Small Wars Journal

Swarming Terror

Thu, 06/30/2022 - 11:10pm

Swarming Terror

Zachary Kallenborn, Gary Ackerman, and Philipp C. Bleek

On 25 April 2022, the White House released a new  National Action Plan for countering domestic-unmanned aircraft systems.[1] As the White House implements the plan, and works with Congress to secure new authorities like the new bipartisan Drone Act of 2022, policy-makers need to consider how drone terrorist threats scale and evolve over time.[2]

UAS Swarm

Drone Swarm. Source: Marco Verch (CC BY 2.0)

Multi-Drone Swarms

Multi-drone terrorism represents an emerging terrorism threat, with a range of potential consequences including, at the high end, mass casualties. Although terrorists could quite easily acquire numerous drones, they face considerable challenges in obtaining and deploying the technology to control multiple drones at once. This is especially true for drone swarms in which multiple drones are integrated into a single weapon platform with inter-drone communication. The real difficulties involved with mounting a truly massive drone attack means that policy-makers must plan for a broad range of threats, and carefully balance the costs of defense systems against risks posed to particular targets.[3]

In a May 2017 speech, General Raymond Thomas (retired), former Commander of Special Operations Command, described how, during the 2016 Battle of Mosul, “At one point there were 12 ‘killer bees,’ if you will, right overhead and underneath our air superiority.”[4] These enemy “killer bees” were simple commercial quadcopters that ISIS had outfitted with explosives. The event portends a larger trend: terrorists using not only drones, but multiple drones at once, to collect intelligence, record propaganda, and carry out attacks.

Amplifying Effects

Drones could create harm through attacking vulnerable critical infrastructure facilities The 2019 Abqaiq-Khurais drone attack in Saudi Arabia caused the country to suspend over half the nation’s daily oil output, which was not fully restored until 31 October.[5][6] (The Iranian-sponsored non-state Houthi rebels took responsibility for the attack, though later evidence suggests Iran was behind the attack.) Multiple drones could even cause mass casualties. Imagine a group of drones flying above a concert venue, dropping bombs over participants. the drones could spray traditional chemical weapons agents or non-traditional but still quite harmful agents like opioids.[7]

Multi-drone attacks amplify the harm terrorists can cause with a single drone. At the most basic level, five drones can cause five times the damage of a single drone, all else being equal. But quantity has a quality all its own. Current counter-drone systems are poorly equipped to handle multiple drones at once.[8] Drone detectors may only be able to follow a single drone. Counter-drone systems like net guns or trained birds are far less effective against a cluster of drones, because they cannot defeat so many drones quickly enough. That’s a huge challenge in certain types of attack, like an attempted assassination: if the terrorist aims to kill a world leader, only a single drone needs to hit its mark.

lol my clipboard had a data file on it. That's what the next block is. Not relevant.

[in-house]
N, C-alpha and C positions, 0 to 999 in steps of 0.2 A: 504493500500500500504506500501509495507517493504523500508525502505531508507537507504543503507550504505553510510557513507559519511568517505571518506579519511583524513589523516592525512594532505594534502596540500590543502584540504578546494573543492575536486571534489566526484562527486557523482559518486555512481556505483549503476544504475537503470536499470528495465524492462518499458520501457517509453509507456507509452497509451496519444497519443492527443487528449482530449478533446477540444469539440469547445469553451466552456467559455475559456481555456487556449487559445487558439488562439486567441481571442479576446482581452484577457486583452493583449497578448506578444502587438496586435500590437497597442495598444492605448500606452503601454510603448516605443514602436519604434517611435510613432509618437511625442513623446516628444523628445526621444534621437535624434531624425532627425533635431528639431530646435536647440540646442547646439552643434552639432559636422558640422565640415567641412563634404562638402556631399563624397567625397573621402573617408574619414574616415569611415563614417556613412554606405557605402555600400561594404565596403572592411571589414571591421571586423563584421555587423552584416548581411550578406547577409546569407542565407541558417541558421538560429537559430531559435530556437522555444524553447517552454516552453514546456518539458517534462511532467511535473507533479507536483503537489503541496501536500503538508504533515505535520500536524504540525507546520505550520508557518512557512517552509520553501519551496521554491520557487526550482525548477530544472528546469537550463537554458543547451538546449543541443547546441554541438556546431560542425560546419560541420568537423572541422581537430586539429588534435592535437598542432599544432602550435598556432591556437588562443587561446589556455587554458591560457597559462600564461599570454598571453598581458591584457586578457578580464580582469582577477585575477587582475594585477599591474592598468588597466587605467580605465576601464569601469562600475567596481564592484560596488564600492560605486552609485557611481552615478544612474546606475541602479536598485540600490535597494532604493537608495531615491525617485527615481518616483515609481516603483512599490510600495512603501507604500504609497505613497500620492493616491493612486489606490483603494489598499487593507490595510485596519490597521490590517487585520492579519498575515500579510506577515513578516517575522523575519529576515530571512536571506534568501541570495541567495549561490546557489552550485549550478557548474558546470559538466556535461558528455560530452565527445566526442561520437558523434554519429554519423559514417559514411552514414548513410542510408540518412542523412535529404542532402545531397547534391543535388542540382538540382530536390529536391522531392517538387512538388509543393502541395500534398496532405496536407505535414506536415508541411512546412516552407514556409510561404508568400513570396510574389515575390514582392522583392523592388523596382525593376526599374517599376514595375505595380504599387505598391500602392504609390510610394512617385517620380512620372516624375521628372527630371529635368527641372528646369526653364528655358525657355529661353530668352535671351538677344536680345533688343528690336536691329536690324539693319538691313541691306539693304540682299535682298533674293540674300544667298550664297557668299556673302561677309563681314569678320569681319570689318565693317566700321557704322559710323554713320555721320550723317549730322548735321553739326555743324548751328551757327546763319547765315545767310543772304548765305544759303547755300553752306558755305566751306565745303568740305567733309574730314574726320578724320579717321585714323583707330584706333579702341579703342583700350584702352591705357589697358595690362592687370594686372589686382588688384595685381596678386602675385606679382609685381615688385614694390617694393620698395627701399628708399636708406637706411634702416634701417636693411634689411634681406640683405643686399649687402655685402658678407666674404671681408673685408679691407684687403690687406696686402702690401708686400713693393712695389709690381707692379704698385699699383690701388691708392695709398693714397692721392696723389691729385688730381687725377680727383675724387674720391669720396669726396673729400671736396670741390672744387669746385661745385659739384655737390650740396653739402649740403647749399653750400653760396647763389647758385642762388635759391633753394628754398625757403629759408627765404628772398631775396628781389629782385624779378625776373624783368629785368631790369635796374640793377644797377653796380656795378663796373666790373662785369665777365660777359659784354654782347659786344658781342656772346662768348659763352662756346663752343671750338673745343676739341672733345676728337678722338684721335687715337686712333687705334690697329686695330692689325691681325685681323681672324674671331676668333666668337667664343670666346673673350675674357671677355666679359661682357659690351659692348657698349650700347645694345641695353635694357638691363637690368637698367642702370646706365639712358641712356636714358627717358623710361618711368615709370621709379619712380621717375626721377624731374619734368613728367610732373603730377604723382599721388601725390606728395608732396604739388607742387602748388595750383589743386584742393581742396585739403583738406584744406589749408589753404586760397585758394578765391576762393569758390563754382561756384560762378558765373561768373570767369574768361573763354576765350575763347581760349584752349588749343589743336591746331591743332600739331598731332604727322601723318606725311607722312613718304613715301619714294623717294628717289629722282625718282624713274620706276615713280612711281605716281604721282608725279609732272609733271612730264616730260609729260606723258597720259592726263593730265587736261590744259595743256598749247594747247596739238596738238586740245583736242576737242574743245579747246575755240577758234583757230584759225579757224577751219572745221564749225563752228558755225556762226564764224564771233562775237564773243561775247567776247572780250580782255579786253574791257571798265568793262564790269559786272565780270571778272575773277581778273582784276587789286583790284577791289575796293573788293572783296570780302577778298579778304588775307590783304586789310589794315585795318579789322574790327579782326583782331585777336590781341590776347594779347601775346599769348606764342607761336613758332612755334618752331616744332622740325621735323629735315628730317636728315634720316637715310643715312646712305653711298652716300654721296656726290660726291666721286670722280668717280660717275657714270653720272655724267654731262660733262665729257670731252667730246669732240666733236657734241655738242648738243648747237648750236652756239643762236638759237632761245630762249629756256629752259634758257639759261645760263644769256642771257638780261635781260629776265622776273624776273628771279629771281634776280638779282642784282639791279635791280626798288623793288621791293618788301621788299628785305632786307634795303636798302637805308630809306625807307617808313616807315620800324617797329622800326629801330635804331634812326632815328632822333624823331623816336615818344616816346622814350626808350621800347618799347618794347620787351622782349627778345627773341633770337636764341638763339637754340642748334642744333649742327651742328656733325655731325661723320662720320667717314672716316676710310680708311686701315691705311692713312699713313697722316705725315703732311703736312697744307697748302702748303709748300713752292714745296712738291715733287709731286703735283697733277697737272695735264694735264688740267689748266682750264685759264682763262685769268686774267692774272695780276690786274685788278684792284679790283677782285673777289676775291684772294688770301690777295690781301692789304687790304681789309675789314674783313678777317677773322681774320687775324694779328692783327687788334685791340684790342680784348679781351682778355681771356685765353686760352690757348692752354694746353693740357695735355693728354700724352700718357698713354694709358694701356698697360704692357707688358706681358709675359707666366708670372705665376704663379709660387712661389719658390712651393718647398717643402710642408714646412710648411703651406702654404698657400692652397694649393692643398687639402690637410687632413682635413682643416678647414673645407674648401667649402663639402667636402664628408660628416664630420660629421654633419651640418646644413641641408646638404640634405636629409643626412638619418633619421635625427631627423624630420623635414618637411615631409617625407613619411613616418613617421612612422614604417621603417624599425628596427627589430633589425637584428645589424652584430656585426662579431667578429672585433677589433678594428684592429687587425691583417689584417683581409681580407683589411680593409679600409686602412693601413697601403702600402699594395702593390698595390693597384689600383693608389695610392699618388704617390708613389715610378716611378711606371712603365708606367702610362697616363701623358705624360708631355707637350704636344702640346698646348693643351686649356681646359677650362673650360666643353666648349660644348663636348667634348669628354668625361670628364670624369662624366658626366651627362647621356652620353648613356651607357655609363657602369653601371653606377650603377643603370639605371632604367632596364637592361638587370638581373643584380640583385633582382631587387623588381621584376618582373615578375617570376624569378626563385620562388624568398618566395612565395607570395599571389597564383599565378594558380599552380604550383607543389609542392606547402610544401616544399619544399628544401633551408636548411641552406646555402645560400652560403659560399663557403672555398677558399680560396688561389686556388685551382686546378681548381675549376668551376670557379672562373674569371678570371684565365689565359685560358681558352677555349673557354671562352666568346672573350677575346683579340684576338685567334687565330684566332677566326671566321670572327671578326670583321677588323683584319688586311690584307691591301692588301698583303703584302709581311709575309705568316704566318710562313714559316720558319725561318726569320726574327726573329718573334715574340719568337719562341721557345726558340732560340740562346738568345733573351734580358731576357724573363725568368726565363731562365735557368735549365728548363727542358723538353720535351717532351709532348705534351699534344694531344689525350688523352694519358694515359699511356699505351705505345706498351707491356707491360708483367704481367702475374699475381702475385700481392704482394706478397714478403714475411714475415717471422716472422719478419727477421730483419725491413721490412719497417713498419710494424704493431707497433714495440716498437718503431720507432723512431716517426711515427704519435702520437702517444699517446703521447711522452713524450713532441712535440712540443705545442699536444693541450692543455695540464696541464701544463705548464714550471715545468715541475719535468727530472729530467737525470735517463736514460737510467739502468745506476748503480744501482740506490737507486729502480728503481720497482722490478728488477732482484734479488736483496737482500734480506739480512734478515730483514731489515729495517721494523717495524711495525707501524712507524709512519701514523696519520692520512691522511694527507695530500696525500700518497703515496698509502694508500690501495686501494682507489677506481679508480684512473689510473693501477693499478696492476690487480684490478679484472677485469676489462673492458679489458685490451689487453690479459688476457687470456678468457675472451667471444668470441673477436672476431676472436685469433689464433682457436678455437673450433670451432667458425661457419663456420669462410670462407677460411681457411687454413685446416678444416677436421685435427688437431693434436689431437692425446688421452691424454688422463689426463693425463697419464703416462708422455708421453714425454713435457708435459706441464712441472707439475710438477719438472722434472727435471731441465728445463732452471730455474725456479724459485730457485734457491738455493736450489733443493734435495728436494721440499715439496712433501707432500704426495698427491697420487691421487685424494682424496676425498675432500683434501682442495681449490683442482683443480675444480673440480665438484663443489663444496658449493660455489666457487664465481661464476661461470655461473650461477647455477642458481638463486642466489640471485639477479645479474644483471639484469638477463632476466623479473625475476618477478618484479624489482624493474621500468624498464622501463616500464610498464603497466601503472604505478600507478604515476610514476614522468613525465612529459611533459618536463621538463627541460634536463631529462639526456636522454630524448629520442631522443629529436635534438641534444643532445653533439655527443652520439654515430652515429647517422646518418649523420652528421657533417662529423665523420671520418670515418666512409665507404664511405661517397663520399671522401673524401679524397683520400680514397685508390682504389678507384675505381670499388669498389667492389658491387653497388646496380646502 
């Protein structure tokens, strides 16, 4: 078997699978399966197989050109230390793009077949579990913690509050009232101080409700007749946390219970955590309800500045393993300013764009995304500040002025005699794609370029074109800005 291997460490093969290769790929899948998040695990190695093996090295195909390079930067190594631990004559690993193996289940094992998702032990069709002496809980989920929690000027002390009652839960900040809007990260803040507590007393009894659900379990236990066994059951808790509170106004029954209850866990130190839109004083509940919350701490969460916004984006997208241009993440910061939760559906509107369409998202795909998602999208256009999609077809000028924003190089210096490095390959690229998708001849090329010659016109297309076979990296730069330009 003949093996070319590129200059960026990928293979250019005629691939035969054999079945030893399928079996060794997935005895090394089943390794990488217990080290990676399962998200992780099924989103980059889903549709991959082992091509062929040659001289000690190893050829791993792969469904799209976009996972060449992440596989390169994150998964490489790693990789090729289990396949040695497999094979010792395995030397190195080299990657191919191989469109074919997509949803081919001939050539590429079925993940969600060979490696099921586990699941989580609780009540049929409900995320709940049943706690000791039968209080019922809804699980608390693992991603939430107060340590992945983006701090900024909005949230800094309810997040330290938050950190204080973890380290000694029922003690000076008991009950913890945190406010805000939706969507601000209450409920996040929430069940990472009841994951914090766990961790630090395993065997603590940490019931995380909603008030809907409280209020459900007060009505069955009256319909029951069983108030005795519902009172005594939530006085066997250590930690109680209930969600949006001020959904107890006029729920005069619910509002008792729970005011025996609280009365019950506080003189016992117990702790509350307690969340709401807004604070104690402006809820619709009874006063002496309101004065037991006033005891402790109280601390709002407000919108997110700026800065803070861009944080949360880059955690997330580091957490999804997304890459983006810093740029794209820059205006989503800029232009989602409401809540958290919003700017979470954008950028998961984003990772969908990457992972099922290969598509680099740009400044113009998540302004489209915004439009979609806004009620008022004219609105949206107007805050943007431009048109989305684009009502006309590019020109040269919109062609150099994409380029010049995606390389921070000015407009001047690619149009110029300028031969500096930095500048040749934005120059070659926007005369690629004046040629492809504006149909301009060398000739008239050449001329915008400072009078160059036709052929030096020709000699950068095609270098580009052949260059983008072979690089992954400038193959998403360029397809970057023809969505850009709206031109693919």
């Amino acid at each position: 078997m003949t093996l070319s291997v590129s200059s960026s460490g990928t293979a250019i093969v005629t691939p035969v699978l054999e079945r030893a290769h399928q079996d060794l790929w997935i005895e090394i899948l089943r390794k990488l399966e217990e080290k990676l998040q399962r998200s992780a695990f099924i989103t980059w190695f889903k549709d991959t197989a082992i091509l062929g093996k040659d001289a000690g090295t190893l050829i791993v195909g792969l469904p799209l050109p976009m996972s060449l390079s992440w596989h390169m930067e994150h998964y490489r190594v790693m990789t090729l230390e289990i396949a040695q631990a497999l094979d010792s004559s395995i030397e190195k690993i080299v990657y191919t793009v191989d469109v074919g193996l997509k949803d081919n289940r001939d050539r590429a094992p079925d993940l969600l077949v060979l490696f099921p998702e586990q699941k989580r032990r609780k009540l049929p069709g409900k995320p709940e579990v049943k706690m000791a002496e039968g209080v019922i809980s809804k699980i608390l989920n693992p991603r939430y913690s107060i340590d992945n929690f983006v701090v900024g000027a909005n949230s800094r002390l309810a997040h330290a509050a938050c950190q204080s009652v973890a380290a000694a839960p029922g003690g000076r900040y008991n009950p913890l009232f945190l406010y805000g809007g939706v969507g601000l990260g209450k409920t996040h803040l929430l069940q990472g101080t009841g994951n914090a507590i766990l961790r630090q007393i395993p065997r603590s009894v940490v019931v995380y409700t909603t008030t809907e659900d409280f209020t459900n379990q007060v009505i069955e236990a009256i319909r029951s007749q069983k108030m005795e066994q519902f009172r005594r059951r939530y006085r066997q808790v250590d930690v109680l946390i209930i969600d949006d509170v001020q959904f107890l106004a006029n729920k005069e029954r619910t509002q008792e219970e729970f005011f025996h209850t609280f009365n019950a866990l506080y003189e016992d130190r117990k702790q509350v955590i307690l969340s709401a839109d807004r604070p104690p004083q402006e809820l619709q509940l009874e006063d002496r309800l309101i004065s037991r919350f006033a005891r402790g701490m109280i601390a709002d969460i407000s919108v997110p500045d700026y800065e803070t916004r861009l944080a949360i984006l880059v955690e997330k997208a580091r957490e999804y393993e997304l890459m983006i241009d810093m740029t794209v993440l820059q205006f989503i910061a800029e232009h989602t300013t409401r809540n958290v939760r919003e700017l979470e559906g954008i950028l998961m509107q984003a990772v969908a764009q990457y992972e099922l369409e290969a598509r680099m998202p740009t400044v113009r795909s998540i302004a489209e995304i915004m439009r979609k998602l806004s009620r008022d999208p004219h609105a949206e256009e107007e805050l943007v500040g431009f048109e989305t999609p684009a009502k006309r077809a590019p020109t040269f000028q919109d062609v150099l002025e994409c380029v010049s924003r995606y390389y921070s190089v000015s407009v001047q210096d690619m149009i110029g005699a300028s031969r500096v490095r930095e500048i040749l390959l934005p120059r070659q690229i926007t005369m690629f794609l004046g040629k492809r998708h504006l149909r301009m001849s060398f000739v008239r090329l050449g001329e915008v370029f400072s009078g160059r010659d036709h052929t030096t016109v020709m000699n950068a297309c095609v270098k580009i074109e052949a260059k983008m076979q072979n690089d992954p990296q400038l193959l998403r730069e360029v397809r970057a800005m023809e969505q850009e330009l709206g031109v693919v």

Improvements in global positioning system (GPS) accuracy enable smart targeting, allowing drone guidance with accuracy within less than a meter. Employing facial recognition software on drones could conceivably give rise to what we term “mass discriminatory terrorism”: a terrorist attack against a large number of specific individuals with minimal extraneous casualties. Imagine a terror attack on Congress: a swarm of drones fly about, targeting only the terrorists’ political opponents.

Challenges to Terrorist Deployment

Acquiring a whole lot of drones is relatively easy: a terrorist can go on Amazon and order 50. But having 50 drones does not mean having 50 hands to fly them, especially given that most terrorist operational cells consist of only a handful of attackers. As an operator flies more drones, the difficulty grows quickly. The operator needs to ensure the drones do not collide, do not fly into a building, and achieve their overall objective. Missy Cummings and Paul Mitchell estimate that if a pilot attempts to fly more than about four drones flown simultaneously, the ability to achieve mission objectives plummets.[9]

Terrorists hoping to fly 50 drones have a couple of options: recruit or train more drone pilots or procure the technology to integrate multiple drones. Large, well-resourced terror groups may be able to train numerous drone pilots; but even then coordinating a dozen or more pilots presents a logistical hurdle. This would be a challenge for small groups and all but impossible for a lone wolf or small cell.  Integrating multiple drones can be achieved by having the drones communicate with each other, for example, sharing data regarding obstacles and maintaining a safe distance from other drones in the cluster. This would enable a single pilot to fly many more drones than would otherwise be possible. Then there are drone swarms that are fully autonomous and can guide themselves to preprogramed targets, avoiding obstacles and coordinating their flight patterns, without the need for a pilot. While possible—and indeed states have successfully demonstrated large drone swarms—these kinds of integrated multi-drone systems require capabilities that extend beyond those required for traditional drones, including sensor fusion and complex swarming algorithms.